Of similar historic importance are some random 1954 home tape recordings made in San José, California, of Jack Kerouac, Neal Cassady and Carolyn Cassady. Here we have a later version of the sort of recording soirées immortalized in Kerouac’s obsessive transcriptions in Vision of Cody. Neal reads from Proust. Jack reads from Doctor Sax, with Neal’s vocal reactions egging him on. There’s also random blather between the three, and of course, a great big long session of Jack scat-singing to himself. While the actual ‘performances’ (Jack and Neal reading and conversing) aren’t that great, the sheer historical value of the recording demands its release to the general public.

Kerouac’s poetry and prose were extensively documented in the post-On The Road beatnik craze, in the recording sessions (for Dot, Hanover and Verve Records) between February 1958 and May 1959 that resulted in three albums: Poetry For The Beat Generation (with Steve Allen), Blues and Haikus (with Al Cohn and Zoot Sims), and Readings By Jack Kerouac On The Beat Generation. Then, as quickly as the craze started, it died. The Fall of Jack Kerouac was so abrupt and total that it wasn’t until 1999 that producers Lee Ranaldo and John Sampas were finally able to release the first-ever commercial CD featuring a 28 minute reading from On The Road – a lost recording originally made for Verve. (Previous to that, the only recording made from On The Road was of a brief live performance Kerouac did with Steve Allen on the Steve Allen show in late 1959.)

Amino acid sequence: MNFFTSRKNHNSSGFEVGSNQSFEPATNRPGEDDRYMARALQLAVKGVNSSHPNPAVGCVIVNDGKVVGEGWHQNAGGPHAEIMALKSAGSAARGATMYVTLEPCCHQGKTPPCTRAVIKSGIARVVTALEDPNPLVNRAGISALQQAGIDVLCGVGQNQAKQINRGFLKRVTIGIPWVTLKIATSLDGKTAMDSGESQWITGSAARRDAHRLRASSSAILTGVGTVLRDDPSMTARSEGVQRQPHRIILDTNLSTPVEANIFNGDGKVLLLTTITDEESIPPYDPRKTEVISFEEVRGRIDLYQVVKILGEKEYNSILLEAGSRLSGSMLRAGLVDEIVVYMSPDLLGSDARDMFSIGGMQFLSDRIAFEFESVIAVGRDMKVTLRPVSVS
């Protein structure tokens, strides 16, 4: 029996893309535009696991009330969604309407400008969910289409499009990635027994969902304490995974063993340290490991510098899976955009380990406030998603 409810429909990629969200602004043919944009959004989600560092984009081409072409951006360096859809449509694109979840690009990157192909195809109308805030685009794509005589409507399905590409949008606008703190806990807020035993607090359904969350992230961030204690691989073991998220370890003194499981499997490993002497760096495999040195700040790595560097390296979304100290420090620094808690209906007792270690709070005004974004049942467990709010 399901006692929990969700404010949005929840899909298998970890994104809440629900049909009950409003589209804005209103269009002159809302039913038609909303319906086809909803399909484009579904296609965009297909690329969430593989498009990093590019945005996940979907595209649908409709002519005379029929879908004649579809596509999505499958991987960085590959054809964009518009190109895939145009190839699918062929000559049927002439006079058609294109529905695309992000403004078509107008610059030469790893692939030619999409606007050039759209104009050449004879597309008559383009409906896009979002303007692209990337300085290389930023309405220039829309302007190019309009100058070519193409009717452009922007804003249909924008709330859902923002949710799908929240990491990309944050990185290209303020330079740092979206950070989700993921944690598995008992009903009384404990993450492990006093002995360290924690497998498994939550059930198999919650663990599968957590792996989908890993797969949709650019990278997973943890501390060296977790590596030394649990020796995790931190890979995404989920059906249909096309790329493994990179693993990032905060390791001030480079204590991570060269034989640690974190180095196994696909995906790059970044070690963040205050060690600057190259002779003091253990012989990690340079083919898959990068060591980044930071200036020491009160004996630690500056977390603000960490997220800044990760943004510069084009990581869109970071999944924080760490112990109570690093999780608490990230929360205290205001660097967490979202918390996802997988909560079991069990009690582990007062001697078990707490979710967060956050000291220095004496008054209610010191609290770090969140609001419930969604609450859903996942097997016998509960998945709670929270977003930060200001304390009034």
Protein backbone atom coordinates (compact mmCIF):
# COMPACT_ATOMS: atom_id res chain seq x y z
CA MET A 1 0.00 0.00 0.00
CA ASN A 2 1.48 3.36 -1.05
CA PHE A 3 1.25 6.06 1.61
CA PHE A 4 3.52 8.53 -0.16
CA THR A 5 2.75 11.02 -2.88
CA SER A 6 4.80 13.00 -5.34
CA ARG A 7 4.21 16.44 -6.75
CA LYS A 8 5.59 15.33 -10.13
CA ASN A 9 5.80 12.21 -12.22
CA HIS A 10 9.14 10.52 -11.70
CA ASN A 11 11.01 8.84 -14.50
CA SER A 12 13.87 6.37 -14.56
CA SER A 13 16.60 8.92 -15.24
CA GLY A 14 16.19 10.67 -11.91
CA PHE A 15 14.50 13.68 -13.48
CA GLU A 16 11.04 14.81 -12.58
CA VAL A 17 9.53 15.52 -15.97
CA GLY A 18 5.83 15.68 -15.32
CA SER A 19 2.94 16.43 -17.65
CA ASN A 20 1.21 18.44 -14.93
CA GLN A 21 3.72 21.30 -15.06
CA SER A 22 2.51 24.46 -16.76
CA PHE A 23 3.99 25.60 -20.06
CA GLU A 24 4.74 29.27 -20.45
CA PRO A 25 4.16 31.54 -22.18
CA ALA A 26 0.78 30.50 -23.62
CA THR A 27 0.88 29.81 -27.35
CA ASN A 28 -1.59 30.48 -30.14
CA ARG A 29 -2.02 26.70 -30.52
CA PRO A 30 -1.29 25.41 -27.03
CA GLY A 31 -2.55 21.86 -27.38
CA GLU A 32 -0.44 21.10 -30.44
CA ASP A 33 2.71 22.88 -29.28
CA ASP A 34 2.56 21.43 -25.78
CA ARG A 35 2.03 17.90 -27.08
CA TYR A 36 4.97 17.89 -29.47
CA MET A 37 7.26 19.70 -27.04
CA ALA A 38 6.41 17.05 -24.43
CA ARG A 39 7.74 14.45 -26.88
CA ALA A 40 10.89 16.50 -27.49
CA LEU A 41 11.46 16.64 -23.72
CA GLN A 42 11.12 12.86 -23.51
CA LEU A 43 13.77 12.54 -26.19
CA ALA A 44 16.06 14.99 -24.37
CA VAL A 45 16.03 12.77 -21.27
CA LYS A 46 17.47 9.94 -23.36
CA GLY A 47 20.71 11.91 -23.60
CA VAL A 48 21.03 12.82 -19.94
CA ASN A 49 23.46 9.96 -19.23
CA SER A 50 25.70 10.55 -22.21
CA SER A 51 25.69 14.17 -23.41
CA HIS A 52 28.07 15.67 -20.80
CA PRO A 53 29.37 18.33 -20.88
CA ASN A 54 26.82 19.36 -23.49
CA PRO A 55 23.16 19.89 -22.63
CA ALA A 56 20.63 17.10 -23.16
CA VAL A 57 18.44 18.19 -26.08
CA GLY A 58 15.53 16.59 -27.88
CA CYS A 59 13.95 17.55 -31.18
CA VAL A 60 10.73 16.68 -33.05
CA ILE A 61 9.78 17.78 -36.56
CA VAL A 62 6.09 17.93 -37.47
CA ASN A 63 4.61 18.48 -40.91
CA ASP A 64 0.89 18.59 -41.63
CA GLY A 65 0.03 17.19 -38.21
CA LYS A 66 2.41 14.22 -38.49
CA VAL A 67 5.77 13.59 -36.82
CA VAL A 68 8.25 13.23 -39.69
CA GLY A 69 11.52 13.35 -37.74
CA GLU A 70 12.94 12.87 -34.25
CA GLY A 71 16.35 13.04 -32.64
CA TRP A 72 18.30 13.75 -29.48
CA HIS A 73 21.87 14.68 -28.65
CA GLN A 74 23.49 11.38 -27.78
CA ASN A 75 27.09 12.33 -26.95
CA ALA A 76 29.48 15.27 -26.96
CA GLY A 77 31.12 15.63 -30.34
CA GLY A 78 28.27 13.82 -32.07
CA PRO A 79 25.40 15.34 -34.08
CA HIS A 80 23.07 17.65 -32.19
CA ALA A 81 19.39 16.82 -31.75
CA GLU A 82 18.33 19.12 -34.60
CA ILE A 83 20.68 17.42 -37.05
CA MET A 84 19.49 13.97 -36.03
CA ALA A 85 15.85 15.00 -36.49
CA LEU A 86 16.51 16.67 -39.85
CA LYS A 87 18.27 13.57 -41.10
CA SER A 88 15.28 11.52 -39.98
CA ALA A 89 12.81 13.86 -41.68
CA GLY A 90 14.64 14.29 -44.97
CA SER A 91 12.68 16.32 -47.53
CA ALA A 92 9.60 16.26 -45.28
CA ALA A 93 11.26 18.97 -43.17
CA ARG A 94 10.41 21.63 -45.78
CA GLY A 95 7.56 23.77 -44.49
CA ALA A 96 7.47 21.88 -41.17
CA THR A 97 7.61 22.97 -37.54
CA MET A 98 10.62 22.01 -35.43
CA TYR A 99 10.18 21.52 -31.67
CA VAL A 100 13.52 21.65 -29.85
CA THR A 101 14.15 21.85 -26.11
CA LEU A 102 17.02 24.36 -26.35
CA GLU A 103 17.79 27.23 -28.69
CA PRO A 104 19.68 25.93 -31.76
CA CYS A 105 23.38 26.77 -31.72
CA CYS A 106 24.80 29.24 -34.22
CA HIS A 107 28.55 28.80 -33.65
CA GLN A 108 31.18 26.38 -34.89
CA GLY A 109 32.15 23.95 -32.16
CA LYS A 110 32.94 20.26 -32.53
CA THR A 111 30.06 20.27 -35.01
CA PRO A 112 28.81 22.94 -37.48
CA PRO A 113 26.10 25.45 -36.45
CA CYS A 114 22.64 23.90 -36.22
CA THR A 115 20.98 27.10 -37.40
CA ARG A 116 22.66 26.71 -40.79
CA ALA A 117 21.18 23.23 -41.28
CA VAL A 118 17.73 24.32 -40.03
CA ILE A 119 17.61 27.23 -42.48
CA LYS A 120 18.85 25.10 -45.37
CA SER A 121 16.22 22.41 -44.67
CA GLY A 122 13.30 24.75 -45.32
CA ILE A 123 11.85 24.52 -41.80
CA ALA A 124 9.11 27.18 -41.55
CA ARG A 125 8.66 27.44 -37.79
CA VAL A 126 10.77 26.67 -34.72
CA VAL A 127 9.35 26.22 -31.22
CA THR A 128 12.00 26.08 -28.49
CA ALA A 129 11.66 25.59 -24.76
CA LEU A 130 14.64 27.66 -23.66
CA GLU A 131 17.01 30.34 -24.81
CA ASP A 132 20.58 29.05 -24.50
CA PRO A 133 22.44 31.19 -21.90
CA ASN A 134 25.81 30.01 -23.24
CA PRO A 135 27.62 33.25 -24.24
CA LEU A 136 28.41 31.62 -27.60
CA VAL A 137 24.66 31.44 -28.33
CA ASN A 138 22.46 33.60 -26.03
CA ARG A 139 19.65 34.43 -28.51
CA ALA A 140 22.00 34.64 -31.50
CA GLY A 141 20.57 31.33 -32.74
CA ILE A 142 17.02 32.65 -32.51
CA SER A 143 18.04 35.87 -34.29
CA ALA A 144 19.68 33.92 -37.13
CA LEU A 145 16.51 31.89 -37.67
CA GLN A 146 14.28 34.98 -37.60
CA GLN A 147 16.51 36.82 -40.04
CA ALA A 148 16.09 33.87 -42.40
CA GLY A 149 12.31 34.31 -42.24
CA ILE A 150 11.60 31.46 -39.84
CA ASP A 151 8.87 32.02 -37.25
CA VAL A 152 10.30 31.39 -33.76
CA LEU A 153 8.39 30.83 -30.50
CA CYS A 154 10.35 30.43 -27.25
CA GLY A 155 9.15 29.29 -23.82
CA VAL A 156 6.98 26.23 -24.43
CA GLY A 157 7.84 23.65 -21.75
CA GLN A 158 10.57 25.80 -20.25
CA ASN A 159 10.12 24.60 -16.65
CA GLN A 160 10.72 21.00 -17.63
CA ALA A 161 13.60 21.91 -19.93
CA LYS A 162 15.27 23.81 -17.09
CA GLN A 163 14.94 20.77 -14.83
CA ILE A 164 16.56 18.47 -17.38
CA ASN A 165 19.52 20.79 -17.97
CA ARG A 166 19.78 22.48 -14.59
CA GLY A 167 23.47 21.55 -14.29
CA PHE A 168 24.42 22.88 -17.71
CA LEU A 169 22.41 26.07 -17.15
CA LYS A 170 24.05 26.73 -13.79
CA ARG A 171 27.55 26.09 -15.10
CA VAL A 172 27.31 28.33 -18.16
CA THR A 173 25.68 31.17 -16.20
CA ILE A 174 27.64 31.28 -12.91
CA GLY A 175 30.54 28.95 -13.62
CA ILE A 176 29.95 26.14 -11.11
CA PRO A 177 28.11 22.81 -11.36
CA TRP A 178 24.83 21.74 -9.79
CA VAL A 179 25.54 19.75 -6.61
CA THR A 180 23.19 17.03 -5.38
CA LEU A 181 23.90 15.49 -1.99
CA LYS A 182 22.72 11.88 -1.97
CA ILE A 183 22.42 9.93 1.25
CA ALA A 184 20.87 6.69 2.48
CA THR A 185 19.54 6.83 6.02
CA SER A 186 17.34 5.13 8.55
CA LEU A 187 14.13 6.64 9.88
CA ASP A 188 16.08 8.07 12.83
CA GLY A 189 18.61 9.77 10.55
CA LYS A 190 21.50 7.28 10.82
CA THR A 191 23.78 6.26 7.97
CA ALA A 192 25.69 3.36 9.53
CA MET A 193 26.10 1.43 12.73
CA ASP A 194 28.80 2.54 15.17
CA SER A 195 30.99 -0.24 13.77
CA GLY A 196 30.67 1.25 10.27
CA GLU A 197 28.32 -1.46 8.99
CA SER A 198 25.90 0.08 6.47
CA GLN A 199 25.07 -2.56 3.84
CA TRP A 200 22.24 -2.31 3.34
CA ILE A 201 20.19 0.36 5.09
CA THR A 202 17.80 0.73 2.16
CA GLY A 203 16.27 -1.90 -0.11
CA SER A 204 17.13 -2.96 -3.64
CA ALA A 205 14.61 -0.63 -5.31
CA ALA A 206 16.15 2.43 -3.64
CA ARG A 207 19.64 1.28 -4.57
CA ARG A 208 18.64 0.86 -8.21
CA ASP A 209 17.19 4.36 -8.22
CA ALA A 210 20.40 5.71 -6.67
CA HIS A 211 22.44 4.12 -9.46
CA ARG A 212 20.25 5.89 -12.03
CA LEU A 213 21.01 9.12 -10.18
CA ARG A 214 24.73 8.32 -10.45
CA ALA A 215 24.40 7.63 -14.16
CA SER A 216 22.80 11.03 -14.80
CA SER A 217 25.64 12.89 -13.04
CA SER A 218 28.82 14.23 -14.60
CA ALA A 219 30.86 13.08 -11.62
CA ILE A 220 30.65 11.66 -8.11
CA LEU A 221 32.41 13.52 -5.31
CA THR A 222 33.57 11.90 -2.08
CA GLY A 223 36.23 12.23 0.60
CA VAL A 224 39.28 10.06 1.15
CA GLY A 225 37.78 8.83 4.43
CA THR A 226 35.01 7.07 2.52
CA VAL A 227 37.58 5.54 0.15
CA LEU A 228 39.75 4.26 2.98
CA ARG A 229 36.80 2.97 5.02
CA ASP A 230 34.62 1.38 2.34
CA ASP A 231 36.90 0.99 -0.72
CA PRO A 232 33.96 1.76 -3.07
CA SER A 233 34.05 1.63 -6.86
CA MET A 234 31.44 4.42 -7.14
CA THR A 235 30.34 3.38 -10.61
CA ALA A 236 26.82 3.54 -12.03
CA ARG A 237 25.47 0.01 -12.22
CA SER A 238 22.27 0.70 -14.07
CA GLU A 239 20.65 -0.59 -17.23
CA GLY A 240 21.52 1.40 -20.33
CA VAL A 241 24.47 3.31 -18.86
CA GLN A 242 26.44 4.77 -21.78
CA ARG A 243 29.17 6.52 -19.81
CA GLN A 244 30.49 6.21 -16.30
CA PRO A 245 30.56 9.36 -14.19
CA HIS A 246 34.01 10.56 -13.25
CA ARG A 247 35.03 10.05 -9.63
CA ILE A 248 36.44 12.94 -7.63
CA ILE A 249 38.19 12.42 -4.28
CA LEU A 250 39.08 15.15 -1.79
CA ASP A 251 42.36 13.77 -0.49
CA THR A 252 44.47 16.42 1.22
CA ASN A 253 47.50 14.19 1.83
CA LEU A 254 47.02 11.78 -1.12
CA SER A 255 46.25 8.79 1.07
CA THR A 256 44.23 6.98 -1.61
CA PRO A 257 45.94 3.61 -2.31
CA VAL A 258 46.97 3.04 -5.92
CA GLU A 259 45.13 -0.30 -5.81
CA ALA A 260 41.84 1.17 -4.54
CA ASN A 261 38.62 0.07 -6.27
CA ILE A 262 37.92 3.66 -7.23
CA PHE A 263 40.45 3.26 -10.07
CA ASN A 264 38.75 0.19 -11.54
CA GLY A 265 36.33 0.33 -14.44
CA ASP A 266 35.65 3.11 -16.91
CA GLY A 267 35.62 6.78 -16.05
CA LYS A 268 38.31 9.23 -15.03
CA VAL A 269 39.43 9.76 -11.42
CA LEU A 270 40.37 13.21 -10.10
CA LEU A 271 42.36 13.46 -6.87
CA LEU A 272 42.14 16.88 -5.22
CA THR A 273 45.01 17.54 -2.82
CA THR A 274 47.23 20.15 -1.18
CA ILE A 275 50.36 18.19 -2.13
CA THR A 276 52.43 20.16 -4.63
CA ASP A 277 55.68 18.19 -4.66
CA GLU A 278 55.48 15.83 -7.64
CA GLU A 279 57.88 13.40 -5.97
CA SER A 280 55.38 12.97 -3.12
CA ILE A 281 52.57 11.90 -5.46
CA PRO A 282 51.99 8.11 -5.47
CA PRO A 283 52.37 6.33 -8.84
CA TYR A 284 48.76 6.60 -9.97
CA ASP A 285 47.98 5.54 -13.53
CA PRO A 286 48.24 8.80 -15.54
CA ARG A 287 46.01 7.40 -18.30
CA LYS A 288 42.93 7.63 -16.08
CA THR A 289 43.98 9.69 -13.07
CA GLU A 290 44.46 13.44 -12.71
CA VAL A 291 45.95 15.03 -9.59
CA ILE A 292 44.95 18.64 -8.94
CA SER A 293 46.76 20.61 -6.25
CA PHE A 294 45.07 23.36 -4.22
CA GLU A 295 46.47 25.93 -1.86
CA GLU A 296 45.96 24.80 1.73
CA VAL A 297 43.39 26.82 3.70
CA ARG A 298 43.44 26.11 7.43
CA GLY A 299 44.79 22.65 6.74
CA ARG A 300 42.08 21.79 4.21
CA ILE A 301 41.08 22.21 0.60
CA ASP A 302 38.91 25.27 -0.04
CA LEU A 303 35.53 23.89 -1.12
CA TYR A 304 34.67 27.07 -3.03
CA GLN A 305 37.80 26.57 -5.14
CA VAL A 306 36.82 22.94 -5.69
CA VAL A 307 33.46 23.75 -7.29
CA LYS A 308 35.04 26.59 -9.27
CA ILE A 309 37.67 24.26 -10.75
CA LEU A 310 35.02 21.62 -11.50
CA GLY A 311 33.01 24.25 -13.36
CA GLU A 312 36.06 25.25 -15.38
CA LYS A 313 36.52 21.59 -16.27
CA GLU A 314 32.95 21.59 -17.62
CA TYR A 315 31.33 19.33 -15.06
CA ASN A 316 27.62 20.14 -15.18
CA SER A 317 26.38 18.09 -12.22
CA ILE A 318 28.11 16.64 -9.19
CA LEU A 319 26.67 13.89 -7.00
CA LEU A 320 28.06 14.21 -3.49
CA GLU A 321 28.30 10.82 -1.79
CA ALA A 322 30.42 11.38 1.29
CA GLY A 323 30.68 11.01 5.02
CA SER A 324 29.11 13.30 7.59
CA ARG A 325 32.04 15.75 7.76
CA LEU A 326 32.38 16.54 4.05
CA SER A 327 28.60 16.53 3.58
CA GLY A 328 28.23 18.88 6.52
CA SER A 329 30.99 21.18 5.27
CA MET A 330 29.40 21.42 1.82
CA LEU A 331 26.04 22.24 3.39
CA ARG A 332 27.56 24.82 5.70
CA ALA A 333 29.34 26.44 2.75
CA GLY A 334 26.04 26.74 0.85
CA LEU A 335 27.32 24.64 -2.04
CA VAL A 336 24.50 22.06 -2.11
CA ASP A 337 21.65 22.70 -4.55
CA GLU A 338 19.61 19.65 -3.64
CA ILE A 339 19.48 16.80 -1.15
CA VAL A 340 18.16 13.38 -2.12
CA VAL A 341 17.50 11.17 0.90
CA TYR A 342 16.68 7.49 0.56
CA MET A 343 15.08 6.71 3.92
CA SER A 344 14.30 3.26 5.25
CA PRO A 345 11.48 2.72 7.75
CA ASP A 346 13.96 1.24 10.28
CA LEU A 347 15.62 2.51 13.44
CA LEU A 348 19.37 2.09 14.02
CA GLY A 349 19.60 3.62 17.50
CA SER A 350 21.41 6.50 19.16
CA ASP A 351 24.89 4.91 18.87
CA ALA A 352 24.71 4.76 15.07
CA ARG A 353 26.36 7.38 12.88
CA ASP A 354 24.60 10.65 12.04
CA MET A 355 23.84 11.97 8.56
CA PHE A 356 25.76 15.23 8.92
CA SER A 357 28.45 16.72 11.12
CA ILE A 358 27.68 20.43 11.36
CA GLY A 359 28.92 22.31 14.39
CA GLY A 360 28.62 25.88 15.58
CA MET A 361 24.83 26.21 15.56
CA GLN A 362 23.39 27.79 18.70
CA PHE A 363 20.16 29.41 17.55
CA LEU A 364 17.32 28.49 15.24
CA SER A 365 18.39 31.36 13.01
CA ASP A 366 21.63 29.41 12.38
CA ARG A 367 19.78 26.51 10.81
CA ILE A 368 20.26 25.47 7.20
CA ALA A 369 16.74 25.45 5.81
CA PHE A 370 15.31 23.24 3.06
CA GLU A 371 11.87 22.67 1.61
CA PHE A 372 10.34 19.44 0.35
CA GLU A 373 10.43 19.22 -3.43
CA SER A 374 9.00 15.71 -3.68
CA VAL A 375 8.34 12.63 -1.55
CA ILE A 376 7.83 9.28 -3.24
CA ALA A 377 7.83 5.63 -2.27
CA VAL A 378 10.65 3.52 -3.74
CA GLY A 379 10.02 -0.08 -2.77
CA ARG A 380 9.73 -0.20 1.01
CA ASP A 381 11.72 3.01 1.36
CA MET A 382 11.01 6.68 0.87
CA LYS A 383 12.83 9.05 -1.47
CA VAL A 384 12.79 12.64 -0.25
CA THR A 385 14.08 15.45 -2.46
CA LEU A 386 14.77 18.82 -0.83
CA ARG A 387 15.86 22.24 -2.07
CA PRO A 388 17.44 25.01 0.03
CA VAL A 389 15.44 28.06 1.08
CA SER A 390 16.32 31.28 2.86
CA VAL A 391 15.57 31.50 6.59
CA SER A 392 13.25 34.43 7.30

1999’s Jack Kerouac Reads On The Road featured a number of other bootleg favourites, including the extraordinary ‘Orizaba Blues’ and ‘Washington D.C. Blues’; originally recorded accompanied by Frank Sinatra records playing in the background, the producers invited David Amram to write a posthumous accompaniment, which beautifully compliments Kerouac’s reading. (I generally consider such posthumous collaborations ghoulish – see, for instance, all kinds of monstrous perversions of Bob Marley’s work in posthumous remixes and re-recordings – but in this case, I think Amram has touched on the heart and soul of the readings.) Amram, of course, wrote the score for the Robert Frank film Pull My Daisy; the audio track of that film, featuring Kerouac’s loose, humourous reading of the narrative, ranks as one of the outstanding bootlegs from this cassette collection. (The film is currently available on DVD.) One of the bootleg cassettes also features a long, leisurely reading of ‘San Francisco Blues’ from the same private sessions as ‘Orizaba Blues’ and ‘Washington D.C. Blues’ – it’d be great to hear that one cleaned up some time – with or without Amram accompanying it.